After learning my flight was detained 4 hours, I heard the announcement: If anyone in the vicinity of gate 4-A understands any Arabic, Please come to the gate immediately. Well—one pauses these days. Gate 4-A was my own gate. I went there. An older woman in full traditional Palestinian dress, Just like my grandma wore, was crumpled to the floor, wailing loudly. Help, said the flight service person. Talk to her. What is her Problem?

We told her the flight was going to be four hours late and she Did this. I put my arm around her and spoke to her haltingly. Shu dow-a, shu- biduck habibti, stani stani schway, min fadlick, Sho bit se-wee? The minute she heard any words she knew—however poorly used— She stopped crying. She thought our flight had been canceled entirely. She needed to be in El Paso for some major medical treatment the Following day. I said no, no, we’re fine, you’ll get there, just late, Who is picking you up? Let’s call him and tell him.

Peas-2-2014We called her son and I spoke with him in English. I told him I would stay with his mother till we got on the plane and Would ride next to her—Southwest. She talked to him. Then we called her other sons just for the fun of it. Then we called my dad and he and she spoke for a while in Arabic and found out of course they had ten shared friends. Then I thought just for the heck of it why not call some Palestinian Poets I know and let them chat with her. This all took up about 2 hours. She was laughing a lot by then. Telling about her life. Answering Questions.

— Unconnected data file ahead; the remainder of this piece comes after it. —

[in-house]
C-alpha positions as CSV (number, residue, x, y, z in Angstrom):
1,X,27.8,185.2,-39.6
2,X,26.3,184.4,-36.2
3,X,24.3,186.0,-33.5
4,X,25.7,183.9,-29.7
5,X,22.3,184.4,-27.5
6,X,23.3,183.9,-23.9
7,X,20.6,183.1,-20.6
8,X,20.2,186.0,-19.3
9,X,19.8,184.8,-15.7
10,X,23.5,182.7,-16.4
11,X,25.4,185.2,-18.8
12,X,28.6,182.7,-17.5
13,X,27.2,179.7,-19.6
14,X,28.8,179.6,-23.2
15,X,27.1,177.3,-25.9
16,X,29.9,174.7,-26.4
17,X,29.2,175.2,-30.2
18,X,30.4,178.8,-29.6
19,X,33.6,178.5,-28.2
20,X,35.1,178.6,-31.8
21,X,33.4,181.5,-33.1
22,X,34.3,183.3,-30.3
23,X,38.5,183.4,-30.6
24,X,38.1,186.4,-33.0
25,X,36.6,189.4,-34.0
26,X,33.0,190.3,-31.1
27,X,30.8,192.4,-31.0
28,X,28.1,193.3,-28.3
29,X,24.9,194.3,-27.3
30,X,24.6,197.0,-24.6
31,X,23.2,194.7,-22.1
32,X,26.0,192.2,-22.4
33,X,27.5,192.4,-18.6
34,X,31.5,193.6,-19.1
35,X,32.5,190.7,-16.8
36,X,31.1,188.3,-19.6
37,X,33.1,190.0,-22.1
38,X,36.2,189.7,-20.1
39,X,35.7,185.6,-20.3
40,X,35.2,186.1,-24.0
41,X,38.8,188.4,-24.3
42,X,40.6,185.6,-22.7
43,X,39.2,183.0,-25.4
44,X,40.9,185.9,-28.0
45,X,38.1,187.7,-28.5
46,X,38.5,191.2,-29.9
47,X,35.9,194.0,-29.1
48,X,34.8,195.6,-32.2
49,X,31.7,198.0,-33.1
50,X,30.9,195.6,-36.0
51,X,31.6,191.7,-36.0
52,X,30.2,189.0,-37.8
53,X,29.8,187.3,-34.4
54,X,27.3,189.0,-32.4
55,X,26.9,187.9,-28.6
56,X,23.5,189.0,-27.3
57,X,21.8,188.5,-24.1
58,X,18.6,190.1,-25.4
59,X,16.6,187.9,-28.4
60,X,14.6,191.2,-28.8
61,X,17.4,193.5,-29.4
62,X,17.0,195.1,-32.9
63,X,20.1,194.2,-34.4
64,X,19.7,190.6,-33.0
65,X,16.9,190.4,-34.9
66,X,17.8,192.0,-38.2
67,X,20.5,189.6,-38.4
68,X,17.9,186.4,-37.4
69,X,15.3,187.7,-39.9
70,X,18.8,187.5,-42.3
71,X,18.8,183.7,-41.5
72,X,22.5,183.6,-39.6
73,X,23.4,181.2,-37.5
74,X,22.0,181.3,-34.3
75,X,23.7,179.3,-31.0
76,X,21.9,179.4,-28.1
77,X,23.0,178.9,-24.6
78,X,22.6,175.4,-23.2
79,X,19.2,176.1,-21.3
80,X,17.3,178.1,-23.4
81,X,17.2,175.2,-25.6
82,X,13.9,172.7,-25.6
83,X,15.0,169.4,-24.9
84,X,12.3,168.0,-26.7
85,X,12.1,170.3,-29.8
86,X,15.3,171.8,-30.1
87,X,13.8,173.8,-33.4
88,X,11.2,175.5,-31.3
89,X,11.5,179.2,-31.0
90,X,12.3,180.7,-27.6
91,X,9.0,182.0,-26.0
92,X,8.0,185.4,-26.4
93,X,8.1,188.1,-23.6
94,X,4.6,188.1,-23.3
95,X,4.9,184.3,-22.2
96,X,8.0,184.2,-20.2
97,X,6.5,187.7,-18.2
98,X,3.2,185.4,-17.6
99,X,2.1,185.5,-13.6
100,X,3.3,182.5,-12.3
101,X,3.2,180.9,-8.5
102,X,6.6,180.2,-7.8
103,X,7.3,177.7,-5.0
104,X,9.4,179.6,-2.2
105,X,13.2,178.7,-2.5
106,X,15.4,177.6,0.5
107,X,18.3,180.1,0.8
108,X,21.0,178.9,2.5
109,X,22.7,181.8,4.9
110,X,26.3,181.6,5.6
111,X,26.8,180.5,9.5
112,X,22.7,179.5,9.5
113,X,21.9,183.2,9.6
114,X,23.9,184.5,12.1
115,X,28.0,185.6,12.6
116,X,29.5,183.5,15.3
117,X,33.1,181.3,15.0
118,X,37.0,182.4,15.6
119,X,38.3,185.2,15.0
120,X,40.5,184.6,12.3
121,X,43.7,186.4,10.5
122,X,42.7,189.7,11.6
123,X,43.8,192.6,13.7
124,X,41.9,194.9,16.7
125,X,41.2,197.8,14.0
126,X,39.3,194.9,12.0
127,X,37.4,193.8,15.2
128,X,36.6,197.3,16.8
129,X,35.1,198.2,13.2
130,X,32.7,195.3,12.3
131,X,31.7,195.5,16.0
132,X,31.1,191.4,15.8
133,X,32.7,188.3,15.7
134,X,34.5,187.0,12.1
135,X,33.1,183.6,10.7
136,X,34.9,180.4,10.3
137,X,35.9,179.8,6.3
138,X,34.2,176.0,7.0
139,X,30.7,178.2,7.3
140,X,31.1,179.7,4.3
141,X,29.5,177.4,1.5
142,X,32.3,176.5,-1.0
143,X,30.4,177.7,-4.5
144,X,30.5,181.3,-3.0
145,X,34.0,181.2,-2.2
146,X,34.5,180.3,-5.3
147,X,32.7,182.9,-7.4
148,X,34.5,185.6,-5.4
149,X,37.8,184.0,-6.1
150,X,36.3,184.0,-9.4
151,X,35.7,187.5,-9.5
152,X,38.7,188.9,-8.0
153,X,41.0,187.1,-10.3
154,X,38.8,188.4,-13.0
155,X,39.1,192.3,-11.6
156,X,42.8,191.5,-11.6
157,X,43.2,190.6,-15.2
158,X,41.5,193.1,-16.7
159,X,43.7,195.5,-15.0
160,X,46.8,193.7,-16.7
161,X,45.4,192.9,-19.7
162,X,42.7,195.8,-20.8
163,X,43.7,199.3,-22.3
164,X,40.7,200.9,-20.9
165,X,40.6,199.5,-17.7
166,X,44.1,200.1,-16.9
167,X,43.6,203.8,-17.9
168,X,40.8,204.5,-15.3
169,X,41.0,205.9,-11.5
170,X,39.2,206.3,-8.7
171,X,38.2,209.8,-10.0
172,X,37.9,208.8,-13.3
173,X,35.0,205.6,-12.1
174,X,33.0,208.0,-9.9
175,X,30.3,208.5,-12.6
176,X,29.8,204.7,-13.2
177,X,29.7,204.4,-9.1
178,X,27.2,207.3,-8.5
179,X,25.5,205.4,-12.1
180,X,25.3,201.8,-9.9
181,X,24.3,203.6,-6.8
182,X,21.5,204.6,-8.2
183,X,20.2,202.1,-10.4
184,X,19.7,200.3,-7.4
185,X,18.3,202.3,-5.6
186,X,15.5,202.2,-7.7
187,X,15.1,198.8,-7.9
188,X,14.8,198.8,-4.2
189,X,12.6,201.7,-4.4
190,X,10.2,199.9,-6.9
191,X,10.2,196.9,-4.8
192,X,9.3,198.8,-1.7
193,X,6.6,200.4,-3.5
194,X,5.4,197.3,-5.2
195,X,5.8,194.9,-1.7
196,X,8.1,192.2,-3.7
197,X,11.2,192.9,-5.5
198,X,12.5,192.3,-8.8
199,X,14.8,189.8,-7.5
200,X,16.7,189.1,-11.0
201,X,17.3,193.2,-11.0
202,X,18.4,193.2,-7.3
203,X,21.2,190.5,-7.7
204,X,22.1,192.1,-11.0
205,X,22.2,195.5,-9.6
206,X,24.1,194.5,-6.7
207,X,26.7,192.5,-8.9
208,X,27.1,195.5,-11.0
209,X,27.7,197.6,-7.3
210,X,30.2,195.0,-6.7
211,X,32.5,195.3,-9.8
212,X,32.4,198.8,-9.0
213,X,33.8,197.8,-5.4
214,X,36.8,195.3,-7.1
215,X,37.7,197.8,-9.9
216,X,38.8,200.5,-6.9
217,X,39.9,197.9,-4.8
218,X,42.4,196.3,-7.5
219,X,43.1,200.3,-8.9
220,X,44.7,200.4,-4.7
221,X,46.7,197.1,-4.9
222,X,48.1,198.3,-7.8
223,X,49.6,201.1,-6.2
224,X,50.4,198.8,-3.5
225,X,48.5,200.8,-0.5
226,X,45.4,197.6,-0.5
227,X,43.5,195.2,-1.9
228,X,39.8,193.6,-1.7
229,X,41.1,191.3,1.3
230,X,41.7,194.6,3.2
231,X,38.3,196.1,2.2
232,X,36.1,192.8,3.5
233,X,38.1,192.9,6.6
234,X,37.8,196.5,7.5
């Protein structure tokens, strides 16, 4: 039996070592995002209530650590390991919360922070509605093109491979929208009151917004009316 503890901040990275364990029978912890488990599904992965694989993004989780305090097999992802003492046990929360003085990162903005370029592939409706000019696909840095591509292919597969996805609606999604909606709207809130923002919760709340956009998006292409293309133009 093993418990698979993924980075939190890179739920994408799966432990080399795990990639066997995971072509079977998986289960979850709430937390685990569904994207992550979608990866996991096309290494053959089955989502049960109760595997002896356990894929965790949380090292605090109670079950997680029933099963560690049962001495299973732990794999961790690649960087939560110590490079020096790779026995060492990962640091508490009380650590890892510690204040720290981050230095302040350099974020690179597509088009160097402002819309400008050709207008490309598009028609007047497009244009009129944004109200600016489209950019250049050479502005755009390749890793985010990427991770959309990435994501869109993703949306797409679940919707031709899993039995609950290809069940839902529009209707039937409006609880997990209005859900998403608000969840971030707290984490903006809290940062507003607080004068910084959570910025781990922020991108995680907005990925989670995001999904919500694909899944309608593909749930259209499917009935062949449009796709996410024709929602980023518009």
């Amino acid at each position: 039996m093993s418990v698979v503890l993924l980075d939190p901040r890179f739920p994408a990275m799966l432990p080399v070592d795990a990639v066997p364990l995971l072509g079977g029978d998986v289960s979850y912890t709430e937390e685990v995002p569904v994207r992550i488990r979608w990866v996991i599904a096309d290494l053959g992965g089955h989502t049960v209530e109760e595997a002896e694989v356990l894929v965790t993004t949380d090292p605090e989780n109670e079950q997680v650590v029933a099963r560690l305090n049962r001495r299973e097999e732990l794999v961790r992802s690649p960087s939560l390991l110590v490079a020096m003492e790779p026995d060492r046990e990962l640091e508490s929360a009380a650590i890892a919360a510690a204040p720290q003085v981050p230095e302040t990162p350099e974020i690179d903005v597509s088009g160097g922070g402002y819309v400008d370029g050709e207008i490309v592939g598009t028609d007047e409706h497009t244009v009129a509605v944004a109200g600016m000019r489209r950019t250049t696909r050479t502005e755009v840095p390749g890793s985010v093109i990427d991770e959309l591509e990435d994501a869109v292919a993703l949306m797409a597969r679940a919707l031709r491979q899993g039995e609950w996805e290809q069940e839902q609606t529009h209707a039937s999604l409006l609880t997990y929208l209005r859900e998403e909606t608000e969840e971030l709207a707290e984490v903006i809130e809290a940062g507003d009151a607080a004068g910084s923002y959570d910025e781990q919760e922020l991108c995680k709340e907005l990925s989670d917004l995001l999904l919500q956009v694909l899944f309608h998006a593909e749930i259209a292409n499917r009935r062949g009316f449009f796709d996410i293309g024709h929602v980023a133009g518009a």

She had pulled a sack of homemade mamool cookies—little powdered Sugar crumbly mounds stuffed with dates and nuts—out of her bag— And was offering them to all the women at the gate. To my amazement, not a single woman declined one. It was like a Sacrament. The traveler from Argentina, the traveler from California, The lovely woman from Laredo—we were all covered with the same Powdered sugar. And smiling. There are no better cookies. And then the airline broke out the free beverages from huge coolers— Non-alcoholic—and the two little girls for our flight, one African American, one Mexican American—ran around serving us all apple juice. And lemonade and they were covered with powdered sugar too. And I noticed my new best friend—by now we were holding hands— Had a potted plant poking out of her bag, some medicinal thing, With green furry leaves. Such an old country traveling tradition.

Peas2014Always Carry a plant. Always stay rooted to somewhere. And I looked around that gate of late and weary ones and thought, This is the world I want to live in. The shared world. Not a single person in this gate—once the crying of confusion stopped —has seemed apprehensive about any other person. They took the cookies. I wanted to hug all those other women too. This can still happen anywhere.      Not everything is lost.

Readers; I found this lovely story on DailyGood.org, and knew I wanted to share it. If only we could deal with each other  with compassion and empathy– lovingkindness, rather than contempt, dislike and judgment. And in today’s news about the Queen of England’s visit to Northern Ireland, she remarked; “The world yearns for examples of positive transformation and of people overcoming differences.”

The peas are growing in my garden.